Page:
Historic marker at America's First Mile on US1 in Fort Kent Maine

ULTIMATE Guide to Fort Kent Maine | Things to Do, See, & Experience

Fort Kent Maine brings its own “joie de vivre” (joyful spirit) to its northern nook. As one of the northernmost towns in Maine and home to America’s first mile on Route 1, it piques your interest at first glance.

It’s the idiosyncracies of Fort Kent that lure you in. The first mile of America that runs all the way to Key West? It runs north out of town. The most popular skiing sport with a global audience? Professional athletes bring their guns.

Historic marker at America's First Mile on US1 in Fort Kent Maine
America’s First Mile | photo via the_lake_house_maine

And, fishing fanatics here catch “the big one,” larger than most household pets. Even the “Fort” of Fort Kent was built for a war that never saw any bloodshed, and a wild grizzly bear got the most combat time.

Fort Kent effortlessly blends Canadian culture with French accouterments with a dash of outdoor adventures you just can’t get in your hometown. But, you’ll need to know a few words to acclimate to the culture:

  • Muskie — Shortened from the full name Muskellunge, Muskies are an elusive and challenging North American pike (Esox masquinongy) that has dark markings and may weigh over 60 pounds.
  • Ploye — This Fort Kent staple food is a “thin buckwheat pancake, similar to a crepe, cooked on one side.” It rhymes with “boys” and can be served with any meal as bread or a pancake-type breakfast.
  • Aroostook Bloodless War — Also known as the Pork & Beans War or the Madawaska War, which was a boundary dispute between Canada and Maine in the late 1830s, it was “bloodless” because no combat deaths were reported.
  • The County — This phrase is a reference to Aroostook County.
  • The Valley — This term is a shortened reference to the St. John’s River Valley.

Now, let’s head north to the top corner of New England to explore what makes Fort Kent so unique.

Outdoor Things to Do in Fort Kent Maine

If you love all four seasons, Fort Kent offers super-sized versions of every option. History, recreation, and competition abound here.

Walk America’s First Mile

A historical marker stands at the beginning of Route 1, which was built in 1926 to be a major north/south route as part of the newly unveiled U.S. Highway System. Walk the 1-mile trail downtown to get familiar with the town.

You could stay on this road for about 2,400 miles and end up in front of the Key West City Marina, but there’s far too much to see in Fort Kent.

Set Your Sights on Skiing

Another bonus of visiting Fort Kent is that the closest Maine ski area is less than 1 mile from downtown. As the northernmost ski area in Maine, the Lonesome Pine Trails offer alpine skiing, snowboarding, and snowshoeing.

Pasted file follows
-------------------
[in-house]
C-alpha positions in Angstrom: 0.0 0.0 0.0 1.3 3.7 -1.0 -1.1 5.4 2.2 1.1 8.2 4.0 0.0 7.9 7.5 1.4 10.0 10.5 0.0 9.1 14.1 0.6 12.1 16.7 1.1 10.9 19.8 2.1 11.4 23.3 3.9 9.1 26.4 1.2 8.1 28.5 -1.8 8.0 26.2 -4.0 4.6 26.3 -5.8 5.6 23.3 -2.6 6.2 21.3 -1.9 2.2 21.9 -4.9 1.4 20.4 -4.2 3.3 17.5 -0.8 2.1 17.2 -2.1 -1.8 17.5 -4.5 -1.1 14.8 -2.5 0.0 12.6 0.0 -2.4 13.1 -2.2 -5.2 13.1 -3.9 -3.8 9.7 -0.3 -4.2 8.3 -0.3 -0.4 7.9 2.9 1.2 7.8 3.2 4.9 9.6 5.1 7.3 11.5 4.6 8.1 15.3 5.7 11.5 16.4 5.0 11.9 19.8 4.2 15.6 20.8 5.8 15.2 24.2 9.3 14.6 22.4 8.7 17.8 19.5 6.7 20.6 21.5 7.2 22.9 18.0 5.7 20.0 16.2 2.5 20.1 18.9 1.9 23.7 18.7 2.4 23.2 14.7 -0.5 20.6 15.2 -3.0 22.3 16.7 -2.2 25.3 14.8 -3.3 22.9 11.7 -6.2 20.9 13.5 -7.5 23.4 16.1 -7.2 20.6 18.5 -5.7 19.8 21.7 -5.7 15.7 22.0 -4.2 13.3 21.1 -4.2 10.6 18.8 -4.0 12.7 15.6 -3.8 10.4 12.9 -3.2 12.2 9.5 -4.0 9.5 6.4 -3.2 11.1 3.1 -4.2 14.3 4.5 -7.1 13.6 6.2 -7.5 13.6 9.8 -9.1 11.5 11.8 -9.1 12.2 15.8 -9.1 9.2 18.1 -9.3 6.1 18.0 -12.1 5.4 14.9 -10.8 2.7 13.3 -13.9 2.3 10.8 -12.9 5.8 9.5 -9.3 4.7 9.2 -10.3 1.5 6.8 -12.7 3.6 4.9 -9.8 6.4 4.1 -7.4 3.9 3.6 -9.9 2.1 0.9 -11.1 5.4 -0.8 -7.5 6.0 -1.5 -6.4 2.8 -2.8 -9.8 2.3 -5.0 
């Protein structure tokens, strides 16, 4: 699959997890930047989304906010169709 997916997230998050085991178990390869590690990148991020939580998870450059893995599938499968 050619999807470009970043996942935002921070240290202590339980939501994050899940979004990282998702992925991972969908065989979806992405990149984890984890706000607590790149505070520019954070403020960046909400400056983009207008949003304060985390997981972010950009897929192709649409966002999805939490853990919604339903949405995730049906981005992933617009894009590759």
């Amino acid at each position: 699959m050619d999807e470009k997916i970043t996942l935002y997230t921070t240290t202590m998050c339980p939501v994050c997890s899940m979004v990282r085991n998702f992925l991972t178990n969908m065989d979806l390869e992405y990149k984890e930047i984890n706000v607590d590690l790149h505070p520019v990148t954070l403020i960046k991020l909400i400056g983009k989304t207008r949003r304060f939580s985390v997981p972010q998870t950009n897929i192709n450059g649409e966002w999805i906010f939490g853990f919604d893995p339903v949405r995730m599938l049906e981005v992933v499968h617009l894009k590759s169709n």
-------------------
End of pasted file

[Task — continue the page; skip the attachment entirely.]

Rentals are available. With nearly seven months of snowfall, there’s a great spot waiting for you on the slopes.

Fort Kent Outdoor Center-Fort Kent
Fort Kent Outdoor Center | photo via philsavignano

Try Even More Trails

When it comes to trails, you can’t beat the Fort Kent Outdoor Center in any season. Some of the premier biathlon athletes train here, but even beginners can explore the trails that suit all fitness levels.

Ski and snowshoe trails are available in winter, while foot trails in the summer will give you a great sample of Northern Maine outdoors. Rollerskating and biking trails have been added with nighttime trail availability too.

Visit During a Biathlon

The biathlon has been an Olympic sport since 1960, and the women’s competition was added in 1992. These events are usually held in late January or February.

Walk Along the Border

The Fort Kent Riverside Trail System spans nearly 4 miles with half a dozen options along the St. John and/or Fish Rivers. Murals, playgrounds, and restrooms are along the path(s). You can walk the levee, circle an island, or visit several parks along the Crocker Beach Trail.

Glide Through on a Canoe

Fort Kent is the end of the Northern Forest Canoe Trail that runs 700 miles. You could start in New York if you wanted to and paddle your way here! Even dogs are welcome on the canoe trail.

Sled Dogs-Fort Kent
Sled Dogs | photo via steve_cyr4aspect

See the Sled Dogs

Thinking of visiting Fort Kent Maine in late winter might make you shiver, but dog lovers shouldn’t miss a chance to see the annual Can-Am Crown International Sled Dog Races headquartered in Fort Kent.

The race goes for 250 miles through Northern Maine. Book early for this early March event because rooms sell out quickly.

TIP: Ask at the Fort Kent Outdoor Center if skijoring is available while you are there. This is a mix of skiing and dogsledding, where a dog pulls you along the snowy path. Even if you don’t have your own dog, you can usually rent one for the trails.

Ride the Backroads

The trails of Aroostook County and St. John’s Valley are made for exploring by ATV or snowmobile. In fact, snowmobiling is so popular that most restaurants offer special parking for recreational vehicles.

Whether you want to ride the deep snow or charge through rugged terrain, the Fort Kent SnoRiders Snowmobile Club or the Valley ATV Riders can help you find the right permits, trails, and techniques in this vast region.

Indoor Things to Do in Fort Kent Maine

In a region dedicated to the outdoors, finding indoor activities isn’t easy. We’ve rounded up a few for you.